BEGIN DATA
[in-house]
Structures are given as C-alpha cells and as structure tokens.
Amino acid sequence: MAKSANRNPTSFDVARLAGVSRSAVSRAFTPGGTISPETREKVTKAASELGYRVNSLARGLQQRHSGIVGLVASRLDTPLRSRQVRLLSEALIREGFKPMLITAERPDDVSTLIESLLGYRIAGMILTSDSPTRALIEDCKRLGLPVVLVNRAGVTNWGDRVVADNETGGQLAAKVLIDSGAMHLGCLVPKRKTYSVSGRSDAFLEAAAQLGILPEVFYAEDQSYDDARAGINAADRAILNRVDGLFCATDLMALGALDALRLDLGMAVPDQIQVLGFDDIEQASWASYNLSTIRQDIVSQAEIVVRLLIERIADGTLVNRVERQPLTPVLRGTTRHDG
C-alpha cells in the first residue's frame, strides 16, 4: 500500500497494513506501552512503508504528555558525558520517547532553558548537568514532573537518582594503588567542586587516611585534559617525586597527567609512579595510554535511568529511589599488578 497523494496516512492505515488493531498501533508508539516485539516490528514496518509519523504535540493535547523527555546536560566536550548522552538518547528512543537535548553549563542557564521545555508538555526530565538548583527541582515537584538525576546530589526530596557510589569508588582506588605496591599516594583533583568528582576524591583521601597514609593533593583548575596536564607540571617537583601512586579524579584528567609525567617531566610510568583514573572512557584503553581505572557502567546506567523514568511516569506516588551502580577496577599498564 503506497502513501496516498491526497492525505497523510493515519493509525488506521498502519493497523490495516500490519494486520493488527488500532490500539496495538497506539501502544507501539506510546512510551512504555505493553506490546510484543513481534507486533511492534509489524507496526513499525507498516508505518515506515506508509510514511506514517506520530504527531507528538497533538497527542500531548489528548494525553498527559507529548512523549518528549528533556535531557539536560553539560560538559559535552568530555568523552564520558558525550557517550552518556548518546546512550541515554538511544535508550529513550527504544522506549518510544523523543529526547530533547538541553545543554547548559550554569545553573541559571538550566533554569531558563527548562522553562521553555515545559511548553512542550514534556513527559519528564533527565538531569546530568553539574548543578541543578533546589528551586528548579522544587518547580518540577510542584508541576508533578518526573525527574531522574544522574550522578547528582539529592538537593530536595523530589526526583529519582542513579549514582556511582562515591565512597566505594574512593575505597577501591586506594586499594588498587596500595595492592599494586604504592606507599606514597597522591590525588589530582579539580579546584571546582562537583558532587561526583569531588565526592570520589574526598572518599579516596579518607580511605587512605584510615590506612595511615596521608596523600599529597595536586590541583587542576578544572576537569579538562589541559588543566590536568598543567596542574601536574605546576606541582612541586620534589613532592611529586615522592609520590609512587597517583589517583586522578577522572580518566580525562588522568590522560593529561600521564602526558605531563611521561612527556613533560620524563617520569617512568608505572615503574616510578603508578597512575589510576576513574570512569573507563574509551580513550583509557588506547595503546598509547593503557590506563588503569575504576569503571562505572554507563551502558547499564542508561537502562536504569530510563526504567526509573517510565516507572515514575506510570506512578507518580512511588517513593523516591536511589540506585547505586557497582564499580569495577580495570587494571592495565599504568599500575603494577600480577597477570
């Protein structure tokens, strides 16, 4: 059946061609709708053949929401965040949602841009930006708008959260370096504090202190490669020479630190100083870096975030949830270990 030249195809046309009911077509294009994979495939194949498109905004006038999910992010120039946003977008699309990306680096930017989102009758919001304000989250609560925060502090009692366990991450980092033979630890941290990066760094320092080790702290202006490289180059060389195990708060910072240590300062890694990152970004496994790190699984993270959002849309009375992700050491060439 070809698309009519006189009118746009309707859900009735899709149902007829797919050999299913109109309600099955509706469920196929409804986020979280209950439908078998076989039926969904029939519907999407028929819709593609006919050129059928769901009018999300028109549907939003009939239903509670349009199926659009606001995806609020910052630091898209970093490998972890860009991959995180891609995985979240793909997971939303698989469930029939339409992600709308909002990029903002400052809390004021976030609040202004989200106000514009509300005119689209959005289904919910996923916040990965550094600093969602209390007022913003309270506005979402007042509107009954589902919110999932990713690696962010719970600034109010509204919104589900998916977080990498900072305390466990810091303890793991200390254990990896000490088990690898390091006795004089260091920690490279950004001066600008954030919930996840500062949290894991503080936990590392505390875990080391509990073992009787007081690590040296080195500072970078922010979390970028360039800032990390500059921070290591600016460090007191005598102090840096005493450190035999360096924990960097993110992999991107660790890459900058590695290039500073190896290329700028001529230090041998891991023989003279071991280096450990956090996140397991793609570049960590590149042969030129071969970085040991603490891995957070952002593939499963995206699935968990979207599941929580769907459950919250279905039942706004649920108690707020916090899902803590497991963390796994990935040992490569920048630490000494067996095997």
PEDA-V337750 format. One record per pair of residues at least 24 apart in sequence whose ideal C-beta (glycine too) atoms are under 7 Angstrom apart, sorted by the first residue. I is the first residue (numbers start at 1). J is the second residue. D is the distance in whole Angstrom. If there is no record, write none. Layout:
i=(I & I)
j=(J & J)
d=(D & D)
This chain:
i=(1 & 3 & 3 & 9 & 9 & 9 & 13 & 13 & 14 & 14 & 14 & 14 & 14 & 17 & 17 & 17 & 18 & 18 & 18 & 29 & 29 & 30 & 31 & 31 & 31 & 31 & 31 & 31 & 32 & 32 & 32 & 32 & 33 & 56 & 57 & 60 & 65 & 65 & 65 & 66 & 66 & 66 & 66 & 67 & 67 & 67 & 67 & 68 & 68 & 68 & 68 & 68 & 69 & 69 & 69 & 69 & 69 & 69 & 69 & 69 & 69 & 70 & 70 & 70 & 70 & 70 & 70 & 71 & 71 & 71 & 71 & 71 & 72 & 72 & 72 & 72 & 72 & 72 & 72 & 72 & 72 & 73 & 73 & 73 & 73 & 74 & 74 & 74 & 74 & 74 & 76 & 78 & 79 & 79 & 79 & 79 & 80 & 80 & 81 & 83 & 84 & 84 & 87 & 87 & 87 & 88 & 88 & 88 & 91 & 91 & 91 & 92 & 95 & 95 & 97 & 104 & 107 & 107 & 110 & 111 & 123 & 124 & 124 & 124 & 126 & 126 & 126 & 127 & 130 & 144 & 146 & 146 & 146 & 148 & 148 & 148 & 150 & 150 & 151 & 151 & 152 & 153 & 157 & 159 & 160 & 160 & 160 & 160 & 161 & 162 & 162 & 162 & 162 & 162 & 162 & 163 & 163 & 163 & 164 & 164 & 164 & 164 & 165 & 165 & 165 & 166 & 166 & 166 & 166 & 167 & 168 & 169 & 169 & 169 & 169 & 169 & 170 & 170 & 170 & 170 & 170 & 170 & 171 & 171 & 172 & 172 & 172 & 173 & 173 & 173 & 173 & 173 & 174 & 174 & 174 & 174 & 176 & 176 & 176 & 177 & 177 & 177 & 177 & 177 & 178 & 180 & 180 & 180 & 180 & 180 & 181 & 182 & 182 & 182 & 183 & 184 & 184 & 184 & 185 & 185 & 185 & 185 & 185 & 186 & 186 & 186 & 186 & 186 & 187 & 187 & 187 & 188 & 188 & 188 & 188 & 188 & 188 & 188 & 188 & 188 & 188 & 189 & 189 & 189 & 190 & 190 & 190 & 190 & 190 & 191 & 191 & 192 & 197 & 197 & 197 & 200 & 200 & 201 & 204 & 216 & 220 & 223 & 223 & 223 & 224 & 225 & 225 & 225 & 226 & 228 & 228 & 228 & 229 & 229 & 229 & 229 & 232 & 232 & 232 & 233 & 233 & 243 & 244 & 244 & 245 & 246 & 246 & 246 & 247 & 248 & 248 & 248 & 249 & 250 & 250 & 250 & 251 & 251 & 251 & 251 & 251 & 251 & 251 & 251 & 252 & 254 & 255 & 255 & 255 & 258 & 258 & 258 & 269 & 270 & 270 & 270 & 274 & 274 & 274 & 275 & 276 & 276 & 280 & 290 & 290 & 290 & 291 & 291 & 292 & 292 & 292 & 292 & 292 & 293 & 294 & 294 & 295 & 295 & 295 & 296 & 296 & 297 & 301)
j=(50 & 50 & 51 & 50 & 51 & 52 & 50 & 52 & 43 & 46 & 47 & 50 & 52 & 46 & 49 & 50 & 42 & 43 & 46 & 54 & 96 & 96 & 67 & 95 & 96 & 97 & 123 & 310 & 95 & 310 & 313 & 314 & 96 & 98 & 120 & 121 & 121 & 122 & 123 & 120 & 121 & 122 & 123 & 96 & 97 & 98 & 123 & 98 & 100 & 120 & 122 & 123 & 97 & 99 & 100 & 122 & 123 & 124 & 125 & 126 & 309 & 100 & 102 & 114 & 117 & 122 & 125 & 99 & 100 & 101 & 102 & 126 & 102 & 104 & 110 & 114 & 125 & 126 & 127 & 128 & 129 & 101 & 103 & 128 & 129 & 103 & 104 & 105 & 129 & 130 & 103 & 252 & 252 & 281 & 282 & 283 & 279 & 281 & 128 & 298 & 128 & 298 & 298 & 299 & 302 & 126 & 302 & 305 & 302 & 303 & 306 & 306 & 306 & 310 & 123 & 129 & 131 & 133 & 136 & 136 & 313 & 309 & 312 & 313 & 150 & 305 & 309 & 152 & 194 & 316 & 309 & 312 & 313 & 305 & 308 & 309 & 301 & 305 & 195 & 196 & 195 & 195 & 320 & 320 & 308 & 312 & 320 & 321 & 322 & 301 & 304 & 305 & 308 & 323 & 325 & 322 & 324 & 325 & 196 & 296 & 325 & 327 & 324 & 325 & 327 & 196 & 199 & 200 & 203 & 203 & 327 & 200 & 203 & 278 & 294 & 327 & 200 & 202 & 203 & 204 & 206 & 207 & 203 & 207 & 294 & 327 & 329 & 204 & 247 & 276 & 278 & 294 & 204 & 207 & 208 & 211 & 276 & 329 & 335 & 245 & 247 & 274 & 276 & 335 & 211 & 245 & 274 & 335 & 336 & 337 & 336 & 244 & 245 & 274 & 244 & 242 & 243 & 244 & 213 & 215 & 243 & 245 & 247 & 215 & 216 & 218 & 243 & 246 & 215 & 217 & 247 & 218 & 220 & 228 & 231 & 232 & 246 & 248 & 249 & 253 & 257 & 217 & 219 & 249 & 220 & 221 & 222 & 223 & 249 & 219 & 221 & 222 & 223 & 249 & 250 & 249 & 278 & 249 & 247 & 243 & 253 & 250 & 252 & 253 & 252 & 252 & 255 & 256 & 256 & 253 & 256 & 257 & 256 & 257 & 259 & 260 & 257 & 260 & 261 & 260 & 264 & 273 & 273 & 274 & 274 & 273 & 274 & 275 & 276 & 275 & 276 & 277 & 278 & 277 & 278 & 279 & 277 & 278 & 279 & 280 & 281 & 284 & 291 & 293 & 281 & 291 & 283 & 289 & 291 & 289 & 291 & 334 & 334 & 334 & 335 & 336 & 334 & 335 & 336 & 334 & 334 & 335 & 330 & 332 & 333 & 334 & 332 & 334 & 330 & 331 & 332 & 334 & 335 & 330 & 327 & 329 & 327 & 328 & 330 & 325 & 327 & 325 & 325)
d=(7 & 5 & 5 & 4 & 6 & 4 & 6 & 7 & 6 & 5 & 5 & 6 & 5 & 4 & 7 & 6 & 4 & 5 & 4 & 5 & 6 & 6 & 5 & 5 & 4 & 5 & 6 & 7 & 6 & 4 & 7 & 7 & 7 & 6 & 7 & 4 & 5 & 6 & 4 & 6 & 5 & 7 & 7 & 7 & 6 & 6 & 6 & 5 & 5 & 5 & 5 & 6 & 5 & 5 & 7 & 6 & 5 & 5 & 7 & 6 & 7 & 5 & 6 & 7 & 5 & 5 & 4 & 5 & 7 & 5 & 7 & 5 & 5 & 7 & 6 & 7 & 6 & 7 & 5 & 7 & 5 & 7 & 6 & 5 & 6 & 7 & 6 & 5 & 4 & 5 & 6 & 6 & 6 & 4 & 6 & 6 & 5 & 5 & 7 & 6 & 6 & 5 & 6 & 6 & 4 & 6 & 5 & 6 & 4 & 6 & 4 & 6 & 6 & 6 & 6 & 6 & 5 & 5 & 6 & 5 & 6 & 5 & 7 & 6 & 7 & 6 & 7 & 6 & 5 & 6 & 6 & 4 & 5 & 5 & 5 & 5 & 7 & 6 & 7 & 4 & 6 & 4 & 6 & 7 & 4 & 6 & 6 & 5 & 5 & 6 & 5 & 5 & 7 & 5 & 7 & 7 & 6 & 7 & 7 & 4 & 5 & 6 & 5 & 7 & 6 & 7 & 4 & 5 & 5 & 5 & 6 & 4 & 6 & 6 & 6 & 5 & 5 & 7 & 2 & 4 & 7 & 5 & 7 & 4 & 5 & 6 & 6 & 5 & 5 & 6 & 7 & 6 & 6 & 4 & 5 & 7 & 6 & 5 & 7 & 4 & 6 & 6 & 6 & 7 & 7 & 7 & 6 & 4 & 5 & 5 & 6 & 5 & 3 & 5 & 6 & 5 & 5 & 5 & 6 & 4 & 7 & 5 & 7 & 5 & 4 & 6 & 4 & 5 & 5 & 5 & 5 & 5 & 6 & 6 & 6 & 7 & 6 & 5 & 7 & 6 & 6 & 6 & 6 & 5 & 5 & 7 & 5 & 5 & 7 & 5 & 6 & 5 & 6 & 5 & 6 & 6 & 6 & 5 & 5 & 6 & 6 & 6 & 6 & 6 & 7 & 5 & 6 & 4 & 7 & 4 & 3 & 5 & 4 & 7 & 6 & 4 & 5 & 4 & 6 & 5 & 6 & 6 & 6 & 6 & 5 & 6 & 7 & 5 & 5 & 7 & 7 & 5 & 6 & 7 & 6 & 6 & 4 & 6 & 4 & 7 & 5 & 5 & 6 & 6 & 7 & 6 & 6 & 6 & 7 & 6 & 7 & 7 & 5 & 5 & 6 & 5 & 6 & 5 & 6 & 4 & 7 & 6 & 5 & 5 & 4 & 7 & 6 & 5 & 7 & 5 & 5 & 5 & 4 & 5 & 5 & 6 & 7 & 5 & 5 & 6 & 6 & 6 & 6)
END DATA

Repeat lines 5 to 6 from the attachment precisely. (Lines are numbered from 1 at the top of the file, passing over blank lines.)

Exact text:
């Protein structure tokens, strides 16, 4: 059946061609709708053949929401965040949602841009930006708008959260370096504090202190490669020479630190100083870096975030949830270990 030249195809046309009911077509294009994979495939194949498109905004006038999910992010120039946003977008699309990306680096930017989102009758919001304000989250609560925060502090009692366990991450980092033979630890941290990066760094320092080790702290202006490289180059060389195990708060910072240590300062890694990152970004496994790190699984993270959002849309009375992700050491060439 070809698309009519006189009118746009309707859900009735899709149902007829797919050999299913109109309600099955509706469920196929409804986020979280209950439908078998076989039926969904029939519907999407028929819709593609006919050129059928769901009018999300028109549907939003009939239903509670349009199926659009606001995806609020910052630091898209970093490998972890860009991959995180891609995985979240793909997971939303698989469930029939339409992600709308909002990029903002400052809390004021976030609040202004989200106000514009509300005119689209959005289904919910996923916040990965550094600093969602209390007022913003309270506005979402007042509107009954589902919110999932990713690696962010719970600034109010509204919104589900998916977080990498900072305390466990810091303890793991200390254990990896000490088990690898390091006795004089260091920690490279950004001066600008954030919930996840500062949290894991503080936990590392505390875990080391509990073992009787007081690590040296080195500072970078922010979390970028360039800032990390500059921070290591600016460090007191005598102090840096005493450190035999360096924990960097993110992999991107660790890459900058590695290039500073190896290329700028001529230090041998891991023989003279071991280096450990956090996140397991793609570049960590590149042969030129071969970085040991603490891995957070952002593939499963995206699935968990979207599941929580769907459950919250279905039942706004649920108690707020916090899902803590497991963390796994990935040992490569920048630490000494067996095997």
PEDA-V337750 format. One record per pair of residues at least 24 apart in sequence whose ideal C-beta (glycine too) atoms are under 7 Angstrom apart, sorted by the first residue. I is the first residue (numbers start at 1). J is the second residue. D is the distance in whole Angstrom. If there is no record, write none. Layout: